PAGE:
In the intervening years, between the 1980s and the present, this gulf in the Left has grown ever deeper. On the one hand, long-term capitalist restructuring has destroyed the infrastructures making the earlier broadly based socialist cultures possible, so that socialist parties have become only shells of their former selves, existing only for the fighting of elections. In extraparliamentary arenas, on the other hand, an inventively vigorous social-movement activism remains alive and well, collectively organized at the grass roots, to be sure, yet highly localized and mainly disconnected from any national party political framework. So we now have two quite distinct Left formations with separate but overlapping existence, each deriving from a different period of the Left’s history. If in the first two thirds of the twentieth century the city was the site of the stable working-class formation that sustained the Left’s earliest successes, it has now become a fundamentally different space of sociality, employment, everyday practice, and political identification. The City Is Ours does a fine job of delineating some of the resulting political boundaries, while describing the new ground where politics can occur. Certain of the essays (for example, Cattaneo/Tudela on Barcelona, Kritidis on Greece) begin to suggest how the bifurcated arenas of contemporary Left politics might be reconnected: Podemos (We Can, founded 2014) and SYRIZA (Coalition of the Radical Left, 2004) each specifically bypass the existing parties, seeking a different ground from which to win support; Ada Colau, newly elected Left mayor of Barcelona, entered politics via housing activism, becoming a leading voice for the Platform for People Affected by Mortgages that was formed in 2009.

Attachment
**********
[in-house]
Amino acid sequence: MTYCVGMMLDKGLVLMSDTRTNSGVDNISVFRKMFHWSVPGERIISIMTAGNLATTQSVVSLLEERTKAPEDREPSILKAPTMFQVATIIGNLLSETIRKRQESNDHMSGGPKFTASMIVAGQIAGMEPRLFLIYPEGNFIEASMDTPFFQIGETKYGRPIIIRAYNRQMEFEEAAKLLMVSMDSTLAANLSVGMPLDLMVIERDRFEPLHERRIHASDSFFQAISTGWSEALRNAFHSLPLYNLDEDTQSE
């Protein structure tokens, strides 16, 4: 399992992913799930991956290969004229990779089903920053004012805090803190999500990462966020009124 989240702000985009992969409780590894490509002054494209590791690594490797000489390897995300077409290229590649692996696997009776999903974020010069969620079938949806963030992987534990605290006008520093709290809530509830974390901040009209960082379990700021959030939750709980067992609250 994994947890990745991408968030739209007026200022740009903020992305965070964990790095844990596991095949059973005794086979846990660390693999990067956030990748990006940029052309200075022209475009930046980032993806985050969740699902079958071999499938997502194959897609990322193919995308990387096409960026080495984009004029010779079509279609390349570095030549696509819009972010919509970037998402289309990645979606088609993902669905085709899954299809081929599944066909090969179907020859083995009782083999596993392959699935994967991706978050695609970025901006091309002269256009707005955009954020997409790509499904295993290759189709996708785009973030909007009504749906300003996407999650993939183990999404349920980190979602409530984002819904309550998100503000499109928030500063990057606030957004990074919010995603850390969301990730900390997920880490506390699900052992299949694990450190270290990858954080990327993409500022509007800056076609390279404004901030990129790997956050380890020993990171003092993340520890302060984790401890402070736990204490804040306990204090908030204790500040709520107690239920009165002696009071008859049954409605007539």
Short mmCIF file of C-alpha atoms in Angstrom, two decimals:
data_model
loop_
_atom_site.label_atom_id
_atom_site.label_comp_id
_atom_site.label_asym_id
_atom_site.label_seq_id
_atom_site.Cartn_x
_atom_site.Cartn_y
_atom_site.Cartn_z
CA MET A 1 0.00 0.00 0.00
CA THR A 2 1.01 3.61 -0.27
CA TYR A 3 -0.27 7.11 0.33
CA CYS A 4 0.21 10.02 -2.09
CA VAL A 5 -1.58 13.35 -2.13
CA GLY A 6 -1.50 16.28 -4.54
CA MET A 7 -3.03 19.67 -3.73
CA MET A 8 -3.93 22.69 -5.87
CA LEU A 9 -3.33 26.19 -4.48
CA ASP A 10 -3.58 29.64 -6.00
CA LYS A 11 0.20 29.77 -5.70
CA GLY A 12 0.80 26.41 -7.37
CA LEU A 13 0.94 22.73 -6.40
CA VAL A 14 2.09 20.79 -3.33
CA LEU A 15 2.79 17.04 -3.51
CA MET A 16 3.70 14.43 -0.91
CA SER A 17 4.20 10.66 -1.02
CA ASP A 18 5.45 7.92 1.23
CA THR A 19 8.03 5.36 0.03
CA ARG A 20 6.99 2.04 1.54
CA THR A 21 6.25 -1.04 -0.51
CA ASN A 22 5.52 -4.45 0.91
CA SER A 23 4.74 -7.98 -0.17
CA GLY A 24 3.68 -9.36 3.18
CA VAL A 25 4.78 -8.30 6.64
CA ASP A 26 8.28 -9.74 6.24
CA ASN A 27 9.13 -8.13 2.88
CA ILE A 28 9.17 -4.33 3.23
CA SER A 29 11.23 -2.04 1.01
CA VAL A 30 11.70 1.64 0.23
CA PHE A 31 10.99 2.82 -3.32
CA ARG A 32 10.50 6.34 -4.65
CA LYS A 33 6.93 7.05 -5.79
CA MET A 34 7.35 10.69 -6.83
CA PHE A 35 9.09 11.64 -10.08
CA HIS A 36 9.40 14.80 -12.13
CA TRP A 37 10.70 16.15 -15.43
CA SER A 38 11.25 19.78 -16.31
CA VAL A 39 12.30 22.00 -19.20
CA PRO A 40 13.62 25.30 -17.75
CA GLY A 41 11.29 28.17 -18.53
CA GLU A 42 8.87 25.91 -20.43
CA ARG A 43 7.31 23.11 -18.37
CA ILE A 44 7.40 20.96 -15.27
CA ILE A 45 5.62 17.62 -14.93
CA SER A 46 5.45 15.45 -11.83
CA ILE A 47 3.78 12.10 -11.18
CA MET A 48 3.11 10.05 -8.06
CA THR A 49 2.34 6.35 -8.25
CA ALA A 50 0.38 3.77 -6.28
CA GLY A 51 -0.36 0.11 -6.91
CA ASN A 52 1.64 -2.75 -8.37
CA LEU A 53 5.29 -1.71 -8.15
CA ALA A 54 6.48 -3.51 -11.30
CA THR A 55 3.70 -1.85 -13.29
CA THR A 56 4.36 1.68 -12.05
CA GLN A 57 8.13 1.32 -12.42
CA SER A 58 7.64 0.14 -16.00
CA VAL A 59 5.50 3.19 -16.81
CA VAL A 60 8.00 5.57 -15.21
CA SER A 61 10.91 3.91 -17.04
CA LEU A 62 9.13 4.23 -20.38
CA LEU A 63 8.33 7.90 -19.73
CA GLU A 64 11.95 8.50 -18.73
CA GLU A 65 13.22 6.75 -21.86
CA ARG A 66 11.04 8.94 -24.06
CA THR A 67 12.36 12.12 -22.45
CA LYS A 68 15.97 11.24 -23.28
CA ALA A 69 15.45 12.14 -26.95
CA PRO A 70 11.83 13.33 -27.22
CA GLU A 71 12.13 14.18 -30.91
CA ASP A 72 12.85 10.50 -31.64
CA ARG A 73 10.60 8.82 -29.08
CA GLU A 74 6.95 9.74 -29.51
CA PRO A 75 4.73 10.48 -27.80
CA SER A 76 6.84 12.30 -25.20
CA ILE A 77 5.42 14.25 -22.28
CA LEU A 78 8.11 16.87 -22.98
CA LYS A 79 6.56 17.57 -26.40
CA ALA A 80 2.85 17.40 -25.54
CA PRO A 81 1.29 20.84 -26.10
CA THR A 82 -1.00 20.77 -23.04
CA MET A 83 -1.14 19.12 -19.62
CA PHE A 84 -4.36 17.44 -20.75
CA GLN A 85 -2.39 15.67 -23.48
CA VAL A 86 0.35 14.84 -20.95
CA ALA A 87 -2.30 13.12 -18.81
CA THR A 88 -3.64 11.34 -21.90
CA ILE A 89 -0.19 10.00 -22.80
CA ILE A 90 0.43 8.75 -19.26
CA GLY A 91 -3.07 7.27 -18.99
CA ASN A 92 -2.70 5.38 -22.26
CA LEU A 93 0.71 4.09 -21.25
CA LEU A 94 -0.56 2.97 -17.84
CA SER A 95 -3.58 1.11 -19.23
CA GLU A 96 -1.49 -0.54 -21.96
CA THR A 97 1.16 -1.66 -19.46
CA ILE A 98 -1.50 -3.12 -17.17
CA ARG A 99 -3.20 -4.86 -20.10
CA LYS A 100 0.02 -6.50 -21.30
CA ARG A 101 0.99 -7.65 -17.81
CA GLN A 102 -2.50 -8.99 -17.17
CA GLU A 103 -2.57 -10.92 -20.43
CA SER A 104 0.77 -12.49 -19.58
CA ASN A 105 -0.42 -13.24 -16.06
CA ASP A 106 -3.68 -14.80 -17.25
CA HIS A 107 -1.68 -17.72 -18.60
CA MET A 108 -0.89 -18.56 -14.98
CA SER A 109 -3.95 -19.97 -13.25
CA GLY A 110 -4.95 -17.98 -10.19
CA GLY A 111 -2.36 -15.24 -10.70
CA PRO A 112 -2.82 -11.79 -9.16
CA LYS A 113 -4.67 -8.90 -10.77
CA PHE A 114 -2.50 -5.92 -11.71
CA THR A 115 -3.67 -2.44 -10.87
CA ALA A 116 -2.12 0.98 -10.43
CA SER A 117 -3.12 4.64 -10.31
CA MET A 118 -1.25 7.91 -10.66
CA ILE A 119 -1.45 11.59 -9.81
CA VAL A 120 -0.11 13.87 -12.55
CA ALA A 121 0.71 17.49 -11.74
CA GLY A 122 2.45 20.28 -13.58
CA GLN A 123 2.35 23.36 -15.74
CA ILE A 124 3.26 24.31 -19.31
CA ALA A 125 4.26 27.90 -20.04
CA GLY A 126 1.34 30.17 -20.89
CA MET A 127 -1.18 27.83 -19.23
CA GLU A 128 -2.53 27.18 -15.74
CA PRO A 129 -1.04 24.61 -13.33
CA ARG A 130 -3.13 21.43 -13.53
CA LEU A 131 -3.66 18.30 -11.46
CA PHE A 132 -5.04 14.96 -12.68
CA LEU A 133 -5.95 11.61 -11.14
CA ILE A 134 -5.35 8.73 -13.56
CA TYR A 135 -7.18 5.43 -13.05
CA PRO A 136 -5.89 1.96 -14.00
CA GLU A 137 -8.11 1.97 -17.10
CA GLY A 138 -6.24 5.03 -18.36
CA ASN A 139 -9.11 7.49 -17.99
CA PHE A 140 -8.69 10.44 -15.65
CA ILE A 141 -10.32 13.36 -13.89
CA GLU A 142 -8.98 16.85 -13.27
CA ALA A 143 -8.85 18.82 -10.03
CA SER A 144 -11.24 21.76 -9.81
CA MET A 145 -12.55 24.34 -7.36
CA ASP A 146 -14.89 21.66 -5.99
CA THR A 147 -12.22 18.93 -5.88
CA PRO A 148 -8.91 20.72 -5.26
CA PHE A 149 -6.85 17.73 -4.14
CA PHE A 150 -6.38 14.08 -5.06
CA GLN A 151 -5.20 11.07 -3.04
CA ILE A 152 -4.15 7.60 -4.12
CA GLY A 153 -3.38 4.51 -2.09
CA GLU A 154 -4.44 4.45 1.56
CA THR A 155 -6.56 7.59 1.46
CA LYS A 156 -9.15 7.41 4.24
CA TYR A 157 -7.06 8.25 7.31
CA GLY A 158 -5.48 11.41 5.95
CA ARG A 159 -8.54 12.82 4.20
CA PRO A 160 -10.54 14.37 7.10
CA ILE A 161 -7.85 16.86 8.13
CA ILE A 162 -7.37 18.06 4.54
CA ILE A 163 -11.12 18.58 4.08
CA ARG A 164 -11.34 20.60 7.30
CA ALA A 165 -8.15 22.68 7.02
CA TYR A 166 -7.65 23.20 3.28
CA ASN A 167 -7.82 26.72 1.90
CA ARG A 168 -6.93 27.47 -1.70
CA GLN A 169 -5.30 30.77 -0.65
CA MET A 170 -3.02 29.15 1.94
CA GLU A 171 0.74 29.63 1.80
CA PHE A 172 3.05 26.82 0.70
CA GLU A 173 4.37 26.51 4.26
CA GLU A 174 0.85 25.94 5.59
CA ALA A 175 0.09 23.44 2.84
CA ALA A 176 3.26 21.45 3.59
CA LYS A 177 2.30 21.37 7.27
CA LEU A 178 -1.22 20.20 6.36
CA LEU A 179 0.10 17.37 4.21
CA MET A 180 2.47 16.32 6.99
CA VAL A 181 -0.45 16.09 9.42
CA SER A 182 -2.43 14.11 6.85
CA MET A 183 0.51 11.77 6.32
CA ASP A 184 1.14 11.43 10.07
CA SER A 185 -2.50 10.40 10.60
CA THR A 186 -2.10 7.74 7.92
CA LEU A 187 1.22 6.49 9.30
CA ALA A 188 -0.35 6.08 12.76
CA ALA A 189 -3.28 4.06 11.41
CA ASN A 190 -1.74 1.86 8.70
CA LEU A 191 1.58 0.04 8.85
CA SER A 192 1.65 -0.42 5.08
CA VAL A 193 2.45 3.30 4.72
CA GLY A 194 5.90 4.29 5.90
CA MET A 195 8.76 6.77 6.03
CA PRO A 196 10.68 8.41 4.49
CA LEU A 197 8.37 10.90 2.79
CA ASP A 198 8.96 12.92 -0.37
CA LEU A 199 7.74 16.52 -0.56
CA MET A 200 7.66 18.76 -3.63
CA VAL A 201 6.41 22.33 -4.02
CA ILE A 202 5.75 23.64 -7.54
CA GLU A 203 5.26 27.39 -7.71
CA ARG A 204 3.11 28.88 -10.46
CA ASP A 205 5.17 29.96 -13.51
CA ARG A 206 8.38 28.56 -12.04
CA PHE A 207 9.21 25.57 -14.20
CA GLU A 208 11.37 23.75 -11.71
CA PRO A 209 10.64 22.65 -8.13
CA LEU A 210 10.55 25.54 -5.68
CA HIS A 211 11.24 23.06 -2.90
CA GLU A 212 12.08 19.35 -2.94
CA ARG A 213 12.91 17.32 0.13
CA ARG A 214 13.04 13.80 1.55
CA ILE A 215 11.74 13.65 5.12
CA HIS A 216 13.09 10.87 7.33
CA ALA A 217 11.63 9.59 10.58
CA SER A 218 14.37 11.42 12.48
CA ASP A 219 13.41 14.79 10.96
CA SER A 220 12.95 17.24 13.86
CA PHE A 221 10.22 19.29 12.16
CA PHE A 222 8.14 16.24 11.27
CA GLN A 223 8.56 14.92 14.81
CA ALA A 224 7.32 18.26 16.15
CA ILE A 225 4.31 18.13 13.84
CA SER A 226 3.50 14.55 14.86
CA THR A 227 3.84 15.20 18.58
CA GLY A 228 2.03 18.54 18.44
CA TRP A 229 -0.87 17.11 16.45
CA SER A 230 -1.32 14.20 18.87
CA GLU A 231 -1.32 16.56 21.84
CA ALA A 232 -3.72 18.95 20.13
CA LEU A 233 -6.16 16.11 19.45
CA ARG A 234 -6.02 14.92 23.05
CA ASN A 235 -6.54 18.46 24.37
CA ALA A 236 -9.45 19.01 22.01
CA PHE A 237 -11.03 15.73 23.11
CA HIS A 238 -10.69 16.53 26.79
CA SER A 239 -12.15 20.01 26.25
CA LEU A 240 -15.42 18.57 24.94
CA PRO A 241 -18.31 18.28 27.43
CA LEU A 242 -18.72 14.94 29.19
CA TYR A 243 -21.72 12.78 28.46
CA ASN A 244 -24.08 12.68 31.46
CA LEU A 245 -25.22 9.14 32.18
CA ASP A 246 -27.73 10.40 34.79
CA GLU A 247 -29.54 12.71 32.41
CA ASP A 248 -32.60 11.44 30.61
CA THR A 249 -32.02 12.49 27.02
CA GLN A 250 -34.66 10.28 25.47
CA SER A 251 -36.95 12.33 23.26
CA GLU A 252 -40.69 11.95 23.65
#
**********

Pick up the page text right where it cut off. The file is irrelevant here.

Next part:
Given their disappearance as the membership parties of old, their narrowing around a purely bureaucratic and propagandist electoralism, their almost wholly deradicalized centrism, and their dismal showing in recent elections, existing socialist parties are less and less capable of offering any solution. No Left seeking to take their place can ignore the distinctive grounds of democracy and active citizenship addressed by The City Is Ours.